Preserve the beaches and oceans indeed not for themselves devoid of mankind but for the enjoyment of poor, middle, and all classes of people. UN Agenda 21 would expunge mankind from nature and povertize the 99% from earth’s resources and creation.

Only the 1% could envision that as being preservation of life. That would be a sad place to live.

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2 thoughts on “Agenda 21 Opportunist, Peter Kasabach, executive director of the planning advocacy group New Jersey Future, says that subsidy, along with federal flood insurance that encourages rebuilding, is problematic.

  1. There is so much convoluted logic in this post it’s hard to know where to start unraveling it. So let me see if I can tease out some of the hypotheticals: First, taking steps to strengthen the Shore against future storms by directing development appropriately to where it is most protected = “rewilding.” (Huh? Do you get all your exercise jumping to conclusions?) Second, removing subsidies = only the moneyed class will be able to rebuild = bad. But I thought government intervention in the market = bad? Oh, but wait — the little people can rebuild too; they just have to be prepared for their houses to be destroyed after every storm. Sure, every little property owner can afford that. And third, what is completely unaddressed is where public investment should go — you know, money taxpayers put up for roads, utilities, public safety, etc. Why would anyone want his or her tax dollars to go to investments that get destroyed and have to be rebuilt after every storm?

    No one was suggesting the Shore not be rebuilt. However, it makes all the sense in the world to examine how best to rebuild so that property owners can enjoy their homes with reduced fear of storm-related destruction; so that tourists can visit and enjoy the recreational opportunities there; and so that public money is well invested.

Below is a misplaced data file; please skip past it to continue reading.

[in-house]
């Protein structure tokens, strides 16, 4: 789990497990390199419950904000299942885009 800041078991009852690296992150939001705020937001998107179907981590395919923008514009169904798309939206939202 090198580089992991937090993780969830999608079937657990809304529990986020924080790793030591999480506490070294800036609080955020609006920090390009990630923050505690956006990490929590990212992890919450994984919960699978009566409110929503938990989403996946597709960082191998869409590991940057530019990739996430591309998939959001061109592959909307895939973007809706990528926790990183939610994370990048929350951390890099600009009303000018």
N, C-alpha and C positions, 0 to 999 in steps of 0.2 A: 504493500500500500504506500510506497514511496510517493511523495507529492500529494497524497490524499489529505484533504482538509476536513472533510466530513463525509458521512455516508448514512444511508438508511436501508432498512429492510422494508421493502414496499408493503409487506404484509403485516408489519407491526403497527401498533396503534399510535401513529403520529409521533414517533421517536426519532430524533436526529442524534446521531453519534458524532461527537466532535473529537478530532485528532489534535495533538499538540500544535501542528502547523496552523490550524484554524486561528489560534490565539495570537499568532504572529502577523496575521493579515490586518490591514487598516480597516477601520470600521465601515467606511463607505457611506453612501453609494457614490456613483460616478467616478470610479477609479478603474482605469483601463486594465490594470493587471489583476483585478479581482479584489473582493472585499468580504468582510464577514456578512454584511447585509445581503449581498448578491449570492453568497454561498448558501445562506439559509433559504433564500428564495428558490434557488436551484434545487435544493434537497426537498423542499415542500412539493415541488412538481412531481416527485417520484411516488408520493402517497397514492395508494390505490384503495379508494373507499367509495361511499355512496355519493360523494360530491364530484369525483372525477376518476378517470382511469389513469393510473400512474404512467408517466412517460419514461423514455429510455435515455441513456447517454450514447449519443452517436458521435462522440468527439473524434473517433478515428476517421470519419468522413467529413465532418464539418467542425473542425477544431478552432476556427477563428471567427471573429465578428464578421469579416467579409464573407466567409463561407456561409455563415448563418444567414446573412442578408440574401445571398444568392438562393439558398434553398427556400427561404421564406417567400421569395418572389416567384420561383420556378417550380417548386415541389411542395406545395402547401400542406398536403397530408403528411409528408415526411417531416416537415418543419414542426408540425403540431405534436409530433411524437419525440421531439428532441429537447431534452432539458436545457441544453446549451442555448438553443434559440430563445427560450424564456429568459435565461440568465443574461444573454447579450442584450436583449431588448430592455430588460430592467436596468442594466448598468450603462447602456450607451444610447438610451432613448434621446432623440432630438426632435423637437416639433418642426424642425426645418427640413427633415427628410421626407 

1. Thanks for your comments,
      This is the classic private property vs government argument. Your statement,”First, taking steps to strengthen the Shore against future storms by directing development appropriately” indicates belief that private property owners cannot self-regulate for their own and their community’s best interests. That just isn’t true.

      Most people will consult best information available to be safe and structurally sound before building back upon their private property, but if they don’t, they still have the right to choose to build their “castle” upon the sand at their own risks.

      Infrastructure is paid for through property taxes paid by property owners, if and when property owners need services they pay for them when the bill arrives or they suffer liens and or property loss.

      The coastal property owner has already acknowledged personal responsibility by choosing to buy home owner’s insurance and or flood insurance or not in flood zones where it is available. Many owners admit that they declined to carry the insurance. They know full well the risks and liabilities of those choices and will reap accordingly. That is the essence of free choice.

      UN Agenda 21 proponents would be happy to take every private property into their regulatory guidelines and make the judgments of whether and what is allowed to be done with every square inch of land, sea, and air. Sorry, but the UN isn’t God, not yet. Individuals are born one at a time, always were, always will be, like it or not, life will always find a way to be free to live and make good, bad and ugly choices and pay for those human privileges.